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ArtPace Announces the Opening of
New Works: 95.3
Three Artists' Installations from The International Artist-In-Residence Program
New Works: 95.3, the latest in an ongoing series of exhibitions featuring works by
artists participating in The Pace Roberts Foundation for Contemporary Art's International
Artist-in-Residence Program, opened to the public Friday, July 7, 1995. New Works:
95.3 includes works created in San Antonio by Antony Gormley, London, England;
David Avalos, National City, CA; and David Zamora Casas, San Antonio.
Antony Gormley is renowned throughout the world for the disquieting sculptural
objects and installations he has completed for situations as diverse as the 1991 Spoleto
Festival in Charleston, SC, the Irish Museum of Modern Art, and a newly finished
permanent commission at the Arctic Circle. 95.3 presents a sequence of twelve drawings
Gormley created by applying various organic materials onto handmade etching paper
while in residence at ArtPace in December 1994/January 1995.
David Avalos, one of a group of artists that represented the U.S. at the 1992 Istanbul
Bienali, is acclaimed for his provocative collaborations in the public realm, with a
changing cast of like-minded, socially aware visual and performing artists based in
southern California. Avalos' latest solo installation employs found objects, sculptural
objects made at ArtPace, text and other materials, in a multi-dimensional meditation on
the relationship between personal and political commitment.
David Zamora Casas is one of San Antonio's best known media, visual, and
performance artists. Fresh from a successful presentation at Jumpstart Theater, he has
premiered a new series of mixed media paintings with accompanying text and audio tape
that comment powerfully on the effects of the continuing AIDS epidemic. After the
exhibition closes, Zamora Casas will travel to London as a participant in The Pace
Roberts Foundation's London Studio Program.
These artists were selected for participation in The International Artist-In-Residence
Program in 1994, when The Pace Roberts Foundation convened a panel of arts
professionals to choose international, U.S., and San Antonio based artists for the 1995-
1996 residencies. Panel members included Richard Koshalek, Director of the Museum of
Contemporary Art, Los Angeles; Mary Beebe, Director of the Stuart Collection, the
University of California, San Diego; Anthony Jones, Rector and Vice-Provost, the Royal
College of Art, the Metropolitan Museum of Art, New York; Benito Huerta, Independent
Critic and Artist, Houston; and Dianne Vanderlip, Curator of 20th Century Art, Denver
Art Museum. The panel considered nearly three hundred artists from thirty-nine countries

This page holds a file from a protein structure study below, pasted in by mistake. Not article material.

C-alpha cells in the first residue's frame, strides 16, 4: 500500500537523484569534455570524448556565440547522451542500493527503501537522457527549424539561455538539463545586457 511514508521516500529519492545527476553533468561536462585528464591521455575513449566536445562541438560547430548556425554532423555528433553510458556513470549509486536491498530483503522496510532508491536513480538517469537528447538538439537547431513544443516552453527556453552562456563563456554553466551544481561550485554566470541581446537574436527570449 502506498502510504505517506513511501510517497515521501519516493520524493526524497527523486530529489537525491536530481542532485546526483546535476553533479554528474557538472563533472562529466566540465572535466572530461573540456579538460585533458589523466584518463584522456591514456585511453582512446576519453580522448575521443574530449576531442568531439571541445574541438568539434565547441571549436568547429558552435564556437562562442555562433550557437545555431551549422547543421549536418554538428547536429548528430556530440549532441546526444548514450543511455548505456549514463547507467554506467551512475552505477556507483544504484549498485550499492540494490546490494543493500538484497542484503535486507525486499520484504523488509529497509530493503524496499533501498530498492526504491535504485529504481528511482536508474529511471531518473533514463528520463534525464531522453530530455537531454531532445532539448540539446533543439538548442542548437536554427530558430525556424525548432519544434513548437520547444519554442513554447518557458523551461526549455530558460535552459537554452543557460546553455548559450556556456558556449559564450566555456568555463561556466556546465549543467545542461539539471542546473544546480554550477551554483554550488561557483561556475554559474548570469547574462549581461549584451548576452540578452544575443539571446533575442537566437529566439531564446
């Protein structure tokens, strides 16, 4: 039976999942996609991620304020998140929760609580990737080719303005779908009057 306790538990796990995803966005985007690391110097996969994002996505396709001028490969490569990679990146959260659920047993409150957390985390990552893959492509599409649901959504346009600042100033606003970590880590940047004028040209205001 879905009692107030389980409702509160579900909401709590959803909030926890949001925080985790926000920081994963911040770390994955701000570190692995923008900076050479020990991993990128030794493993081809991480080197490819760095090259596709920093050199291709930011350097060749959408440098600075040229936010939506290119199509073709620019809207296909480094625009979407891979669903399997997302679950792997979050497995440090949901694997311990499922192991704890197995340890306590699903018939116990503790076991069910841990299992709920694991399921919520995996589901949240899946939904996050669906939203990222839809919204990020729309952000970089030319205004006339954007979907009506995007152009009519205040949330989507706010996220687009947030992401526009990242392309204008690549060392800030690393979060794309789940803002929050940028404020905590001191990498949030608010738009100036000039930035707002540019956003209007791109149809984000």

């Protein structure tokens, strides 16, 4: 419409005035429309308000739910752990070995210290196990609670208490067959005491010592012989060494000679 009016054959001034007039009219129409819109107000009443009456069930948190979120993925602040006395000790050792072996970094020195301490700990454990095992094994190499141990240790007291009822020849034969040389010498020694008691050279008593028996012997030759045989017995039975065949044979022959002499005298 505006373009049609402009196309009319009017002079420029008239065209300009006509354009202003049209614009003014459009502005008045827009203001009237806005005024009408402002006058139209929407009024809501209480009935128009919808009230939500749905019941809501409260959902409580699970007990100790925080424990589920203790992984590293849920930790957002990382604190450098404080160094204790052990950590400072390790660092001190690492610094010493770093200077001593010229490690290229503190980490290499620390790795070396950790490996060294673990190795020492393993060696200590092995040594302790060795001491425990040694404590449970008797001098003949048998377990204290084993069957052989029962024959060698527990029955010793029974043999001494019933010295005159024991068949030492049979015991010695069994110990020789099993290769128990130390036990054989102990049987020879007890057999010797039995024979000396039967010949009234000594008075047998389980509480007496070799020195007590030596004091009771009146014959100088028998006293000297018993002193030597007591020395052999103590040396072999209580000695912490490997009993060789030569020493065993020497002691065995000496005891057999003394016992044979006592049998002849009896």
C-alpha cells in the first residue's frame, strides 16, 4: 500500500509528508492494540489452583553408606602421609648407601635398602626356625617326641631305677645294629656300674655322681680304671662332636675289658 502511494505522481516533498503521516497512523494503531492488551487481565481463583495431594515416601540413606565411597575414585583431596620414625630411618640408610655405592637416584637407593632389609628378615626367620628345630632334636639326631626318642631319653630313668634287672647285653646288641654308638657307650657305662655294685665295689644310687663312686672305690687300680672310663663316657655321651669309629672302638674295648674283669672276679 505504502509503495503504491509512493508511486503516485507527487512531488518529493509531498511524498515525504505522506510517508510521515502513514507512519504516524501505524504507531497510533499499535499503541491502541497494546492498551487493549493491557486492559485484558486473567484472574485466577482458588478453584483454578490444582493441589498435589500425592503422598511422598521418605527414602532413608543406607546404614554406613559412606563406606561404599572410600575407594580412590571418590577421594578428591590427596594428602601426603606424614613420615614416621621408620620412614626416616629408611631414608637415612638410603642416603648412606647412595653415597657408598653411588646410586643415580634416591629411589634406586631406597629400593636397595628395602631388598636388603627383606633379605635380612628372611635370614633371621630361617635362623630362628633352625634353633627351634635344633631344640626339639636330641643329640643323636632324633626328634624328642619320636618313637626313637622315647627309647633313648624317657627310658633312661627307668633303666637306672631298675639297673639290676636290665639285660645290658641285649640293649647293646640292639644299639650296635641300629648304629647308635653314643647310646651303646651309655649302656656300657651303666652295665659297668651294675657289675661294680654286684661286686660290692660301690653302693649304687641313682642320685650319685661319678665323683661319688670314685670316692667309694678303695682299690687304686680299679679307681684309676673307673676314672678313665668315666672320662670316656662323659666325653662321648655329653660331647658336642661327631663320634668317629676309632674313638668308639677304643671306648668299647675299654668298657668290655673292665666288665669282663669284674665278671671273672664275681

and the United States who were nominated by over one hundred seventy-five
contemporary curators, collectors, and other art professionals worldwide. They chose
twenty-one artists who have been invited by The Foundation to participate in the
International Artist-In-Residence Program over the next two years.
The Pace Roberts Foundation for Contemporary Art was established by San Antonio
native, Linda Pace Roberts, in 1993 to serve as an advocate of contemporary art and as a
catalyst for the creation of significant art projects. The Foundation seeks to expose the
San Antonio community to diverse media and trends in contemporary art. 'Our goal is to
become a research facility in the visual arts,' says Pace Roberts. 'We want to encourage
individual experimentation and exploration, while helping to promote dialogue about
contemporary art in San Antonio.'
ArtPace, which has housed The International Artist-In-Residence program since
January 1995, is a 15,000 square foot facility in downtown San Antonio, Texas. Located
at 445 North Main Avenue, ArtPace was renovated by the San Antonio firm, Lake/Flato
Architects, Inc. The building contains Foundation offices, three large art
studio/exhibition spaces, two apartments, and extensive support facilities for visiting
artists. Programming for the space was formulated after consulting with leaders
throughout the art world, including representatives from the Capp Street project, San
Francisco, and the Dia Center for the Arts, New York.
New Works: 95.3 will remain on view through August 6, 1995. Exhibition hours are
from 12 to 5 Wednesday through Sunday.
Born in San Diego in 1947, David Avalos is a forceful societal observer and provocateur
who employs confrontational gesture, poetic metaphor, philosophical inquiry, public
interaction, and a variety of more standard art-making skills -- video, sculpture,
photography, etc. -- in the creation of potent performances/installations/public art works.
Long involved in the Chicano art movement, he has been student, peer, and mentor to
three generations of artists/activists dedicated to social justice and the preservation and
evolution of their cultural traditions. In his solo work as an artist, his ongoing
collaborations with other artists, and in his role as a professor at California State
University, San Marcos, Avalos extends the research and scholarship of contemporary
inter-disciplinary discourse. He has been encouraged in that effort by the receipt of
numerous grants and awards, including two national Endowment for the Arts Artist
Fellowships, two Inter-Arts New Forms grants, and support from the California Arts
Council and San Diego County. Avalos' work has been showcased in seven solo
exhibitions, as well as numerous group shows throughout the U.S. and in Mexico,
Venezuela, Canada, and France. His collaborative works with other artists have
addressed audiences in Turkey, England, Sweden, Spain, France, Mexico, and the U.S.,
engaging each local community in a discussion of identity, cultural tradition and change,
public/private codes of behavior, and other issues of global concern.
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© 1995 Artpace San Antonio